Thursday, September 25, 2008
The Ducati will be powered by a 95 horsepower, 79.5 lb-ft torque, 1100cc, air-cooled, two-valve, twin cylinder as already seen in the Hypermotard model. It be available in a basic version and higher end, Ohlins-equipped "S" version.
Where the Ducati will be a classic bigger brother to the jack-of-most-trades Monster 696, the Suzuki will be aimed purely at entry-level riders looking for something a bit more stylish than the usual 'beginner bike' options. Yes, that equates to another really poorly disguised Japanese ripoff of Italian Ducati styling, but it still probably has a marketing niche. It will be offered with optional ABS and based on the SV650.
Breaking World Superbike news: Troy Corser has struck a deal with the Germans to join current Ducatista, Ruben Xaus, and ride the BMW S1000RR superbike for the 2009 season.
With Troy's excellent levels of experience and success developing new bikes and his uncanny ability to make them serious threats on the track, many desperately wanted this to happen in order to bring BMW into the competitive fold immediately. Let us hope that the new BMW can compliment the skill of both Corser and Xaus!
From World Superbike's Website Release:
"BMW are happy to announce that Australian Troy Corser has signed to ride the all new BMW S1000RR in next year's Superbike World Championship. The former double Superbike World Champion has agreed terms for two years and ends months of speculation as to who will join Spaniard Ruben Xaus in BMW's debut in the Superbike World Championship next season.
Troy won the Superbike World Championship in 1996, becoming the youngest rider ever to do so in the process, and then again in 2005. He has been runner-up in the WSBK championship once and third place on three occasions. To date he has taken part in over 300 races, been on the podium 126 times, and his 42 pole positions have earned him the nickname of "Mr Superpole".
Troy is married to Sam and they have two children, Kalani Gray (5) and Kelissa Illiana-Rose (3). Troy was born in Wollongong, Australia, but he and the family are now Monaco residents."
Peter Mueller (Executive Vice President Development and Model Lines)
"With Troy and Ruben, I feel confident we will have the best riders possible for our start in the Superbike World Championship. Troy has unrivalled experience in the series and that, together with Ruben's exuberance, is our ‘dream team' and the combination we wanted, right from the start of this project. I feel sure that their knowledge of the series will definitely help us become competitive very quickly."
Berti Hauser (Director of BMW Motorrad Motorsport)
"I am delighted that Troy is joining our team and that our jigsaw is now complete. He was in our minds from the start and I am very happy because I believe he and Ruben are the best combination of riders for our new challenge. Troy has told me that is excited about helping us develop the bike and be part of the project from the start. He also said that he would like to be the first rider in WSBK history to win the title with three different manufacturers and that he is physically and mentally ready make that his target."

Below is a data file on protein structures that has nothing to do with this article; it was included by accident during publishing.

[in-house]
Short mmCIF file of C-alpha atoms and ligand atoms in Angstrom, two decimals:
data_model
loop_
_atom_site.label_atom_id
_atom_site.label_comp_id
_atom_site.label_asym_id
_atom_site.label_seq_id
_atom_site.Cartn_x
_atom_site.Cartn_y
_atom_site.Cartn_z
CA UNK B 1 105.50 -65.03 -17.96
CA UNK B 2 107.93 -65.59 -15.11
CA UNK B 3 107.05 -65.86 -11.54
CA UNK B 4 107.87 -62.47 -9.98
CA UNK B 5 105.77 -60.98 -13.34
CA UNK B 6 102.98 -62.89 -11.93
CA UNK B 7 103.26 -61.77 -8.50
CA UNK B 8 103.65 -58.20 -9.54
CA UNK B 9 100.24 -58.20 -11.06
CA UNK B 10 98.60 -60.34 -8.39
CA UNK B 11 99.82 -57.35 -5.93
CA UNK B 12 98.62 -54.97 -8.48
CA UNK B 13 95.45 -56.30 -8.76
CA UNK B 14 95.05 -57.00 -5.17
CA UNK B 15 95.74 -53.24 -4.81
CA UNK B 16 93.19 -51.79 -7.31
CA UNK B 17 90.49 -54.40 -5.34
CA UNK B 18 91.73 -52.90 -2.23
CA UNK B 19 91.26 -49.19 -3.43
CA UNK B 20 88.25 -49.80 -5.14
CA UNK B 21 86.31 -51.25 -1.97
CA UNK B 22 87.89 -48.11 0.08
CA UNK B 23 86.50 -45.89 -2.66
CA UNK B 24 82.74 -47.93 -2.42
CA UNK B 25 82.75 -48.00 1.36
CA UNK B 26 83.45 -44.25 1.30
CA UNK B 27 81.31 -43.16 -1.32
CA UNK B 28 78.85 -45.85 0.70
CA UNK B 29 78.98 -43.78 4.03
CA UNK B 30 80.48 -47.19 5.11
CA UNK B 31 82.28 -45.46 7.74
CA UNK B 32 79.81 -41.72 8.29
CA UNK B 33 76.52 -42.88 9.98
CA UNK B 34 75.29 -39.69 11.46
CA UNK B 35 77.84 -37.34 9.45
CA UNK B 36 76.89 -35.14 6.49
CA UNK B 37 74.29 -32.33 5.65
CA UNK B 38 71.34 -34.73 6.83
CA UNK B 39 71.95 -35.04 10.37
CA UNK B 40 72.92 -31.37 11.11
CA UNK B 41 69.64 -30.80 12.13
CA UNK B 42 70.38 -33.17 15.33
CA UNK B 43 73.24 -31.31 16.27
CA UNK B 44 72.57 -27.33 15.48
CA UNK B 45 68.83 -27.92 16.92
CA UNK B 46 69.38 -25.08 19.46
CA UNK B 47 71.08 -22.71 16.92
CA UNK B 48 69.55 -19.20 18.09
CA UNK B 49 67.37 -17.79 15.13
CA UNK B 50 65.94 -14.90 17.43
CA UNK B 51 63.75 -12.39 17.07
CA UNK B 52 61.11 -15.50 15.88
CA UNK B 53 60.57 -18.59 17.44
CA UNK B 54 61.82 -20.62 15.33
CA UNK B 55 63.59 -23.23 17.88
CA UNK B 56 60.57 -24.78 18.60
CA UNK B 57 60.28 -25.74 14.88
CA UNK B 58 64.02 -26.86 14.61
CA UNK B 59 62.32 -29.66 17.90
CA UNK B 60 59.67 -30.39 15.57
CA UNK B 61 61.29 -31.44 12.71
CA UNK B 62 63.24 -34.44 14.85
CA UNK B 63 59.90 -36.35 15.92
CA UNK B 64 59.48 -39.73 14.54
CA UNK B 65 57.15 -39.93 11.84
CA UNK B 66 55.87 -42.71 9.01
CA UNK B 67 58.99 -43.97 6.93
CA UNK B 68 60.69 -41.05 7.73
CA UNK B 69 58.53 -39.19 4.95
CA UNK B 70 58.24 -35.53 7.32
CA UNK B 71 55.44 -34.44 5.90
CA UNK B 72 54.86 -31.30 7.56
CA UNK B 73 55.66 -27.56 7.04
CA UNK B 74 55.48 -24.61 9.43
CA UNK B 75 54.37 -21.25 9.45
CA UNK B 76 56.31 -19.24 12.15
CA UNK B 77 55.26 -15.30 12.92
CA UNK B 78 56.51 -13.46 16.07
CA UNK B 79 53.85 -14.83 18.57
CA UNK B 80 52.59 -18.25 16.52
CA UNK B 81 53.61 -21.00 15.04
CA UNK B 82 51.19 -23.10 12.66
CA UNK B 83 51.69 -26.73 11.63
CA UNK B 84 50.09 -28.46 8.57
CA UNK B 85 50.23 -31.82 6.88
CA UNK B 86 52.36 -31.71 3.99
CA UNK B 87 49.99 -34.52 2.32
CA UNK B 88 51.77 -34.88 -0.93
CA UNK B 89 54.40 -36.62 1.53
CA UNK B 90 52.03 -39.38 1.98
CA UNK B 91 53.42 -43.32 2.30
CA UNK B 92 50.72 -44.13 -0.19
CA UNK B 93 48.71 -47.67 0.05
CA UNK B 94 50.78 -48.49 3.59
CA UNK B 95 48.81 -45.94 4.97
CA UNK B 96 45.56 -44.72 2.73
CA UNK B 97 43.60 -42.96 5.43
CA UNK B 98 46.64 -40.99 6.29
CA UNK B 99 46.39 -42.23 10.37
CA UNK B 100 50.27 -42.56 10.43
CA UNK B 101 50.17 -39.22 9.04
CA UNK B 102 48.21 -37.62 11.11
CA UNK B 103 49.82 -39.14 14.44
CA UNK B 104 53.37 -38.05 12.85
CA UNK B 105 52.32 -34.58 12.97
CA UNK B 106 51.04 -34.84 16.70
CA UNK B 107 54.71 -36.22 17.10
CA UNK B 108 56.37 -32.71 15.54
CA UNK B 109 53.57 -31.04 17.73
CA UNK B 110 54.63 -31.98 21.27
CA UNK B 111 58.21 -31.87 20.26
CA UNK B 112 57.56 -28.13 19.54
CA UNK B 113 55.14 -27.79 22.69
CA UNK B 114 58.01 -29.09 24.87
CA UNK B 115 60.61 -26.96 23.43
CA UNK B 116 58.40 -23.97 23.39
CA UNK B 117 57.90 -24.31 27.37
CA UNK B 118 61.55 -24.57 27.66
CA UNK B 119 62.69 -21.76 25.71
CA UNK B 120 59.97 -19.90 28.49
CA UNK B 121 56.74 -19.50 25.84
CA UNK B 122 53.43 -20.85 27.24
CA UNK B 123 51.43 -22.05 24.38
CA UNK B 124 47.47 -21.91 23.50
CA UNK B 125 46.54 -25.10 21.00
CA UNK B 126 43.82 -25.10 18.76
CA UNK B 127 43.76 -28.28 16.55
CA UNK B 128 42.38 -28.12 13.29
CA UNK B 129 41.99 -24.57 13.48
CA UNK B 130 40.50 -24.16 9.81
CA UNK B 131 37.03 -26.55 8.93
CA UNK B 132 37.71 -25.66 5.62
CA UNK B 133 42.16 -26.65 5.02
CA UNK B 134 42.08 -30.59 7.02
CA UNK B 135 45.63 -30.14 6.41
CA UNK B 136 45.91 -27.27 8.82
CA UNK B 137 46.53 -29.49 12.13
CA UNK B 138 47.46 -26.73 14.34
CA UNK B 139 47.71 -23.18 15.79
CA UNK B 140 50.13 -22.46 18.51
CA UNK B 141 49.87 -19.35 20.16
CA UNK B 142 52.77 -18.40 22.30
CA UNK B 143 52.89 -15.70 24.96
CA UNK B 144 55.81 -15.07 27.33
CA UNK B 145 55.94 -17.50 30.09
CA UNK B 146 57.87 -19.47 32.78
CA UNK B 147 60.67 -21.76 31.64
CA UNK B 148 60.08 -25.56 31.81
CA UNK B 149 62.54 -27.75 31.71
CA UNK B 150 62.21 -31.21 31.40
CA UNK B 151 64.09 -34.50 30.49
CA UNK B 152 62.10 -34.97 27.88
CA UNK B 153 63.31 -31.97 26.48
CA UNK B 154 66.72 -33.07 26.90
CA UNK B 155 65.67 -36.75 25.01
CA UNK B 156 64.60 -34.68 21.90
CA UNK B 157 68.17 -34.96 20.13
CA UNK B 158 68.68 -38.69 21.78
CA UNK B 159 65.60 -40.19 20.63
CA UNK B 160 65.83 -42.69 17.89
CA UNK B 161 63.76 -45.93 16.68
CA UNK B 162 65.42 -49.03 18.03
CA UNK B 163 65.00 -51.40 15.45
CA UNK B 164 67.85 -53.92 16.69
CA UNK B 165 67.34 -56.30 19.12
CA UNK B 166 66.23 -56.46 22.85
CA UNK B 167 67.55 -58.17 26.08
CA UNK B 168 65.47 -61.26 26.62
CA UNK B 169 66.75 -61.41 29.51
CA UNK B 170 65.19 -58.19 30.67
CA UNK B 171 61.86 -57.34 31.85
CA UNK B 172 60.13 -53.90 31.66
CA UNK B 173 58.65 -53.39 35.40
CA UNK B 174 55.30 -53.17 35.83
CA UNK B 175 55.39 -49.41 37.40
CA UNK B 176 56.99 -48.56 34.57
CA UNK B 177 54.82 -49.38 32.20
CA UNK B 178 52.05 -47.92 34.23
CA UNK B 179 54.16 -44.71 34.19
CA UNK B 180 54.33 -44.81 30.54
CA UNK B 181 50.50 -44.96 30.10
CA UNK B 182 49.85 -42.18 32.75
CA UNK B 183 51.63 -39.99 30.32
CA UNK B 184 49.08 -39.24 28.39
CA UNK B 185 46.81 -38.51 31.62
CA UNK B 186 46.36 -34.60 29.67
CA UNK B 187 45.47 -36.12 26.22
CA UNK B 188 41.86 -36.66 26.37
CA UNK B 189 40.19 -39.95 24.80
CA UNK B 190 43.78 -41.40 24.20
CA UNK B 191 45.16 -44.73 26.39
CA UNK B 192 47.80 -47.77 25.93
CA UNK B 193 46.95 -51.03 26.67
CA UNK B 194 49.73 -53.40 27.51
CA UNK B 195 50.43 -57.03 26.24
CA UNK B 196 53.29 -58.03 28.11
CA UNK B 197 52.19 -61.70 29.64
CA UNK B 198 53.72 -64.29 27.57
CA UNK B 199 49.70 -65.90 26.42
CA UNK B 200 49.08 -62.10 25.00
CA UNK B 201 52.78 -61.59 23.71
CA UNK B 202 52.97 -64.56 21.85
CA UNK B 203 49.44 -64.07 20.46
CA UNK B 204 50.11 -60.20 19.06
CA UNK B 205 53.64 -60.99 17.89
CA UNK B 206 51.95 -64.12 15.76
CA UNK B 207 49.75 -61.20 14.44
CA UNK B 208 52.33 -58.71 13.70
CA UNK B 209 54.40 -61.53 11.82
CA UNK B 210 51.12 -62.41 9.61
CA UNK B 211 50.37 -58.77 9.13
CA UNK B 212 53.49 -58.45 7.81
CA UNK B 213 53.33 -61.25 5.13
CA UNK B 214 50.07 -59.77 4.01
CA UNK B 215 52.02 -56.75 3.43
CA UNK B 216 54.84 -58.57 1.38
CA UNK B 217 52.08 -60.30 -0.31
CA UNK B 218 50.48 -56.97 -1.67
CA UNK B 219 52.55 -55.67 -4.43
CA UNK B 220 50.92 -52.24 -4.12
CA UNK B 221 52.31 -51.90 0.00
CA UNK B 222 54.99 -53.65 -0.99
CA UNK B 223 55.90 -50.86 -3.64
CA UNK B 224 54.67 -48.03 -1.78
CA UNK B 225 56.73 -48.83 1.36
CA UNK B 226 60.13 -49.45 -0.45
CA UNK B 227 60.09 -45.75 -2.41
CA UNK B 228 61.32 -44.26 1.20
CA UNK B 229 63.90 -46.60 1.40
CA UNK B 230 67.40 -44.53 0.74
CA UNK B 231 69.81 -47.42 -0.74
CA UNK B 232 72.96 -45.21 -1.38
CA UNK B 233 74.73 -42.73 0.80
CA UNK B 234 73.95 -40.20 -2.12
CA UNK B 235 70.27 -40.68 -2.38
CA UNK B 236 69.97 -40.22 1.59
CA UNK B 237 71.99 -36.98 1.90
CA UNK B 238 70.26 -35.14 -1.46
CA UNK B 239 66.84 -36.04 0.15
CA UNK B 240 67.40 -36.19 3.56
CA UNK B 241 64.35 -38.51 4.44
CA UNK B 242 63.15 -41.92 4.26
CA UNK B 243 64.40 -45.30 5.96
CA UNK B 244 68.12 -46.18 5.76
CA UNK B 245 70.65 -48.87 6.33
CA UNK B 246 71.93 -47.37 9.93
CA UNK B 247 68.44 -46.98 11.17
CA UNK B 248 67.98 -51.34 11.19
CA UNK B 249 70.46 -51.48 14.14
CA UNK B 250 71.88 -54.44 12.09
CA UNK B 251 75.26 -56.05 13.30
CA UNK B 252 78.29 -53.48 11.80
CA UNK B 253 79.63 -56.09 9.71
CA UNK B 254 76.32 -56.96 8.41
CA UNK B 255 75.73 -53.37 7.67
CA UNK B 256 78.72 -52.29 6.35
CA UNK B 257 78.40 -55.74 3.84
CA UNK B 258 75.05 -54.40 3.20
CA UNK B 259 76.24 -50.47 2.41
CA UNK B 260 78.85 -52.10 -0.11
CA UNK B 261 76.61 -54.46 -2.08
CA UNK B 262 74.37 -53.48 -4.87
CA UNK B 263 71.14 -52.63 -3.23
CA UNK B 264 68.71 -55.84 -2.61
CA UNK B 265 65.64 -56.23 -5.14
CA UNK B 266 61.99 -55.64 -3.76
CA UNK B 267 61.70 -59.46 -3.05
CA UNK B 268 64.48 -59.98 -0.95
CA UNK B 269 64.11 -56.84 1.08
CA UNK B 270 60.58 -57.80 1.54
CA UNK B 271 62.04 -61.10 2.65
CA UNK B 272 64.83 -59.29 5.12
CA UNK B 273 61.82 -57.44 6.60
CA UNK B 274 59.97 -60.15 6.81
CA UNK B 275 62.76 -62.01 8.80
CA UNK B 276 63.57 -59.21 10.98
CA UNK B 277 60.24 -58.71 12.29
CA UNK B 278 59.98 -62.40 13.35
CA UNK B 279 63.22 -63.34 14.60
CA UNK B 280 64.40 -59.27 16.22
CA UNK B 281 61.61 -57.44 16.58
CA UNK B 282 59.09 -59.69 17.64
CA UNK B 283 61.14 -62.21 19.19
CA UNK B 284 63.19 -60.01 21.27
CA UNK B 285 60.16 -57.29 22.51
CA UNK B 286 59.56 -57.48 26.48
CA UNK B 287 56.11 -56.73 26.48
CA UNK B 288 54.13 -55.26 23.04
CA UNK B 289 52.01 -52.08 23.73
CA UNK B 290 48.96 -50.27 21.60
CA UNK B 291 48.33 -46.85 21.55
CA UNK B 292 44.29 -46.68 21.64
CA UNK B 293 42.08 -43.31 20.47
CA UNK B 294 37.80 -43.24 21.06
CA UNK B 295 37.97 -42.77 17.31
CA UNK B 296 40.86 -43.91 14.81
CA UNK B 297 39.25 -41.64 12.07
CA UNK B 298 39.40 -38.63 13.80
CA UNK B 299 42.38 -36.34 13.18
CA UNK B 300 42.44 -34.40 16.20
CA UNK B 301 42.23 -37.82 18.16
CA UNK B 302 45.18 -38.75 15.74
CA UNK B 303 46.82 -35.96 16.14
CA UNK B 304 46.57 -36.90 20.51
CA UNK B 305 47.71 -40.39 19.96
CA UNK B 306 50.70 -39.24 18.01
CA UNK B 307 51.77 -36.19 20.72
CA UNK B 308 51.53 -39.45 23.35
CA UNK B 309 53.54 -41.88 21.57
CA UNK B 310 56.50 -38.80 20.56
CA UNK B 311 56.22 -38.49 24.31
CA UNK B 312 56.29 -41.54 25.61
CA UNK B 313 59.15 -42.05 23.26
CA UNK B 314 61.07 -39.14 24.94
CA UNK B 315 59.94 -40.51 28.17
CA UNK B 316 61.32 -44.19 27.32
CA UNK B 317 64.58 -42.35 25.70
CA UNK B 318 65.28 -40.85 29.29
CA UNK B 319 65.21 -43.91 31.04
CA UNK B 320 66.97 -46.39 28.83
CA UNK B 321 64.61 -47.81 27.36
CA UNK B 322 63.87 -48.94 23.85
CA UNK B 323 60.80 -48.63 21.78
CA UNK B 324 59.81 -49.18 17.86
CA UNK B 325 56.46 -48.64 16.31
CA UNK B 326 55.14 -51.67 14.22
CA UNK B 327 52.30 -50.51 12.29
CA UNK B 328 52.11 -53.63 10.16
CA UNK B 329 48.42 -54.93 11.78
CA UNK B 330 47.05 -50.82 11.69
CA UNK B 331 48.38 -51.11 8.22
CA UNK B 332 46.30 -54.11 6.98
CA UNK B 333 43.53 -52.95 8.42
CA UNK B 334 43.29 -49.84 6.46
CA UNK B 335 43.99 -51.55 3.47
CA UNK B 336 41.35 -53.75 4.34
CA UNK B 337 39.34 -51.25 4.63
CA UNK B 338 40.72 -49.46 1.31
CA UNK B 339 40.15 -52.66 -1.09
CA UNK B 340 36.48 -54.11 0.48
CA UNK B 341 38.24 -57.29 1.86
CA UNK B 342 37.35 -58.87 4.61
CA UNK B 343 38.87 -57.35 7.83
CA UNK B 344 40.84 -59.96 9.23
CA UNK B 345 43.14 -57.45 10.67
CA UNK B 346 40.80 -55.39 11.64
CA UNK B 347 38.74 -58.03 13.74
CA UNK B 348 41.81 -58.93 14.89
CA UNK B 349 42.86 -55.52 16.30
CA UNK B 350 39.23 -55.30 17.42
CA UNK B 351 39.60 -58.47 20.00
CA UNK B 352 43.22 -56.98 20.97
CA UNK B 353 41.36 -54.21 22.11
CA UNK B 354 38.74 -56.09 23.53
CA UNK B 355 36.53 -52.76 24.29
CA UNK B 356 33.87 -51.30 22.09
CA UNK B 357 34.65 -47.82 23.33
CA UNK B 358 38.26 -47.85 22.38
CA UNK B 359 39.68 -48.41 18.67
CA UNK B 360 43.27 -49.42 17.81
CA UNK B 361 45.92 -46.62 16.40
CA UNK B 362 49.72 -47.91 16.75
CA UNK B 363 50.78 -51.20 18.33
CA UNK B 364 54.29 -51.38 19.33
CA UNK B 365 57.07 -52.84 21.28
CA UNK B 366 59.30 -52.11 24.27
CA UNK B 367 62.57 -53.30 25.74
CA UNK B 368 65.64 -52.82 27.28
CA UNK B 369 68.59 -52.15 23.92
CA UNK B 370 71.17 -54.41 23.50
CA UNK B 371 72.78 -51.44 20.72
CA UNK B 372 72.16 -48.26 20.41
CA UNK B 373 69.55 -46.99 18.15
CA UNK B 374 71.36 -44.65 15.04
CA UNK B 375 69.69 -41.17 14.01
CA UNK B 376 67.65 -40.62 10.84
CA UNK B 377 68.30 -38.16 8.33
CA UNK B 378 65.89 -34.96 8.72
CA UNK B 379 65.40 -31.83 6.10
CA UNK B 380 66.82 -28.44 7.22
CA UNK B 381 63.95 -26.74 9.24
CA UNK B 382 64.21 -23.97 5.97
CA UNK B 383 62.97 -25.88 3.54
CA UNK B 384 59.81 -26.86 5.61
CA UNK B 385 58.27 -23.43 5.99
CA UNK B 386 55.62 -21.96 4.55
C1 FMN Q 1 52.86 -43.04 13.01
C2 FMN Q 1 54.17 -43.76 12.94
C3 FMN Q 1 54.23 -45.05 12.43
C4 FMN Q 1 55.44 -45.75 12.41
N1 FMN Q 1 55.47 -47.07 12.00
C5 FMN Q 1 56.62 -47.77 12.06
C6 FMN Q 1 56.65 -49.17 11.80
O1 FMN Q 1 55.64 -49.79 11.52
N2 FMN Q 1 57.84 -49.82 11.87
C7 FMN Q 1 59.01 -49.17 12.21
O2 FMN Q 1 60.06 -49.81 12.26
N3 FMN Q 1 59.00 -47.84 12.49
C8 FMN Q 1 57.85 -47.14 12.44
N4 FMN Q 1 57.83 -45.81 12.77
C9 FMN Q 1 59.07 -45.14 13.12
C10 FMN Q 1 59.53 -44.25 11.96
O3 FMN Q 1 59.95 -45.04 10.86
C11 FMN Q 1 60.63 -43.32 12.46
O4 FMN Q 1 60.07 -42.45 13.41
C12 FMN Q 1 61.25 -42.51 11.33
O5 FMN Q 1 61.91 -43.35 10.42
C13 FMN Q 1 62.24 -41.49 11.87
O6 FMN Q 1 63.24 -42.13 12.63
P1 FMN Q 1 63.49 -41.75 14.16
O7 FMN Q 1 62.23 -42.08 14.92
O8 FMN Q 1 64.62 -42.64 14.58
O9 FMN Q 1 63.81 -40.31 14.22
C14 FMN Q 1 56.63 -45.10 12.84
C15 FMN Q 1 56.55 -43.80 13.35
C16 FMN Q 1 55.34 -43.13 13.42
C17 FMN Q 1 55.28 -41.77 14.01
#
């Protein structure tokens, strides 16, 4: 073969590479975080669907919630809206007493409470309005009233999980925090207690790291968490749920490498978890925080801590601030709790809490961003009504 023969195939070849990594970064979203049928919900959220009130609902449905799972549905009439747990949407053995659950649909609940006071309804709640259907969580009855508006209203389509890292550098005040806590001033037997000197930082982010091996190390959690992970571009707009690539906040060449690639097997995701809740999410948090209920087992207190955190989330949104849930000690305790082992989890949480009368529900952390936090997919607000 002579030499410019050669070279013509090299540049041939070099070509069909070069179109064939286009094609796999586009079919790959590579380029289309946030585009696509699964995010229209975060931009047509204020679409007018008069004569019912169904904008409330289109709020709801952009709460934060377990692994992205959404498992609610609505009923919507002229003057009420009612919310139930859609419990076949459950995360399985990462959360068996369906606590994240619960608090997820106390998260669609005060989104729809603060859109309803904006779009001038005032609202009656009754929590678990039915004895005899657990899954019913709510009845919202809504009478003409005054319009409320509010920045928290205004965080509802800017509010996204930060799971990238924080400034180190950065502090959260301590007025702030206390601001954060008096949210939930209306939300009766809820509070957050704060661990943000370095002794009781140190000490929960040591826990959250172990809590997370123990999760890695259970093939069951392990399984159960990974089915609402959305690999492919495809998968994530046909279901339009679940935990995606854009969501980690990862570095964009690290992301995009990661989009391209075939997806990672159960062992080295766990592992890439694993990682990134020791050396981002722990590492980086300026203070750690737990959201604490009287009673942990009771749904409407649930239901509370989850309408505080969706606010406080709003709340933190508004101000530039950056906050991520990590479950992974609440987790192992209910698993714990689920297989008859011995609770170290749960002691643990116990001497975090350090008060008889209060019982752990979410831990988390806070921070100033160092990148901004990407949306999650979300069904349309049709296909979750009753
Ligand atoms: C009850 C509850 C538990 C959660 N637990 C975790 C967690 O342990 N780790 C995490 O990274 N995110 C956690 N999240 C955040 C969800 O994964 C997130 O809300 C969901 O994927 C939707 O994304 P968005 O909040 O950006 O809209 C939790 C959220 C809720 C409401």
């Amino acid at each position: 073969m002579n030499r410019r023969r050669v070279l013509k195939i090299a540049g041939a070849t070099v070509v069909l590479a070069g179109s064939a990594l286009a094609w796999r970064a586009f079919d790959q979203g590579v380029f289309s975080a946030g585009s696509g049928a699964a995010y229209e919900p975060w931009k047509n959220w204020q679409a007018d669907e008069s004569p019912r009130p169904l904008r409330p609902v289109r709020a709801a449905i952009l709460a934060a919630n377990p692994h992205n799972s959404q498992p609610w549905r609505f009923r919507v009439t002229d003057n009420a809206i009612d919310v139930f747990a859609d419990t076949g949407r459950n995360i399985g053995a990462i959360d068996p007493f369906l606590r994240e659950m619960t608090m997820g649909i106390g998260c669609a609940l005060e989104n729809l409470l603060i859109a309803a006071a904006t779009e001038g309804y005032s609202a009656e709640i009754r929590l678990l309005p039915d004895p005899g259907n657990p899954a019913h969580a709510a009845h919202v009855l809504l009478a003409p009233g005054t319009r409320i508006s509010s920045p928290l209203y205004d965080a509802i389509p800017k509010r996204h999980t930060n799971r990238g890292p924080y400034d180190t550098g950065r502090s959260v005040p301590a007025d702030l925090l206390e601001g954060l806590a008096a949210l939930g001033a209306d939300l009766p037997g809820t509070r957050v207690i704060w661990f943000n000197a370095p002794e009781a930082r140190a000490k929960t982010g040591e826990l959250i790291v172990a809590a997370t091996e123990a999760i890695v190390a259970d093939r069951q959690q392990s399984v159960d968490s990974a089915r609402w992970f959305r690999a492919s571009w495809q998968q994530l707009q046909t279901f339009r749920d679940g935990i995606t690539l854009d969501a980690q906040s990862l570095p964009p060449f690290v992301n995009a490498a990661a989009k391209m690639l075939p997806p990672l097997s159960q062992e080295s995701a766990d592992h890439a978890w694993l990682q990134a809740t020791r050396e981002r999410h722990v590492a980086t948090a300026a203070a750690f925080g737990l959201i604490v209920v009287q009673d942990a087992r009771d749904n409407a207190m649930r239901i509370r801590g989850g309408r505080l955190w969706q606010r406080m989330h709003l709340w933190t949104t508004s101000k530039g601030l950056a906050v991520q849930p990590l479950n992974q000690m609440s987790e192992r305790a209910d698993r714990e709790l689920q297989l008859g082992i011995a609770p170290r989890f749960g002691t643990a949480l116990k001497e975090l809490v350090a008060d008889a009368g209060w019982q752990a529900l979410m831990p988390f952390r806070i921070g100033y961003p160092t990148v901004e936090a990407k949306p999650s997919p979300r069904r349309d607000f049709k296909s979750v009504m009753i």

Our leaked pre-release photos turned out to be the real deal and enabled us to break the new GSX-R1000 days before larger moto blogs, thanks to a certain fellow at the Gixxer forum.
The release is now official and photos from Paris and Suzuki PR and specs are surfacing online:
|Engine Type||4-stroke, 4-cylinder, liquid-cooled, DOHC|
|Bore x Stroke||74.5 mm x 57.3 mm|
|Engine Displacement||999 cm3 (cc)|
|Compression Ratio||12.8 : 1|
|Oil Capacity (overhaul)||3.6L (1.0 US gal.)|
|Ignition||Electronic ignition (Transistorized)|
|Lubrication System||Wet sump|
|Transmission||6-speed constant mesh|
|Primary Drive Ratio||1.617 (76 / 47)|
|Final Drive Ratio||2.471 (42 / 17)|
|Frame Type||Twin-spar (aluminum alloy)|
|Rake/Trail||23.8 degrees / 98.3 mm (3.9 in.)|
|Suspension||Front||Inverted telescopic, coil spring, spring preload fully adjustable, rebound and compression damping force fully adjustable|
Link type, oil damped, coil spring, spring preload fully adjustable, rebound and compression damping force 2-way fully adjustable
|Wheels||Front||17 M/C x MT3.50, cast aluminum-alloy|
|Rear||17 M/C x MT6.00, cast aluminum-alloy|
|Brakes||Front||Radial mount, 4-piston calipers 310 mm disc, twin|
|Rear||1-piston caliper, 220 mm disc|
|Tires||Front||120/70ZR17M/C (58W), tubeless|
|Rear||190/50ZR17M/C (73W), tubeless|
|Fuel Tank ||17.5 L (4.6 US gal.)|
|Overall Length ||2,045 mm (80.5 in.)|
|Overall Width||710 mm (28.0 in.)|
|Overall Height ||1,130 mm (44.5 in.)|
|Wheelbase ||1,405 mm (55.3 in.)|
|Ground Clearance||130mm (5.1 in.)|
|Seat Height||810 mm (31.9 in.)|
|Curb Mass ||203kg (448 lbs.)|
In other colors:
Wednesday, September 24, 2008
Tuesday, September 23, 2008
Just like with the new R1 and RSV4 earlier, pre-official pics are leaking out of the new 2009 Suzuki GSX-r1000.
This is only an early online leak and the source may or may not be reliable! I'll keep this space updated as further details follow.
Update (9/24/08): It is looking more and more likely that this is indeed the 2009 Suzuki GSX-R1000.
Since posting this, the image has surfaced on several motorcycle forums. That alone is nothing special, however there are also several reports that Suzuki North America has requested the forums remove the images until the official release. Either an elaborate inside joke or this is the real bike.
Still not a sure thing, but if it is, remember that you saw it on Sportbikeblog first!
Monday, September 22, 2008
Sunday, September 21, 2008
1 41 Haga N. (JPN) Yamaha YZF-R1 39'25.030 (150,148 kph)
2 3 Biaggi M. (ITA) Ducati 1098 RS 08 0.129
3 11 Corser T. (AUS) Yamaha YZF-R1 0.535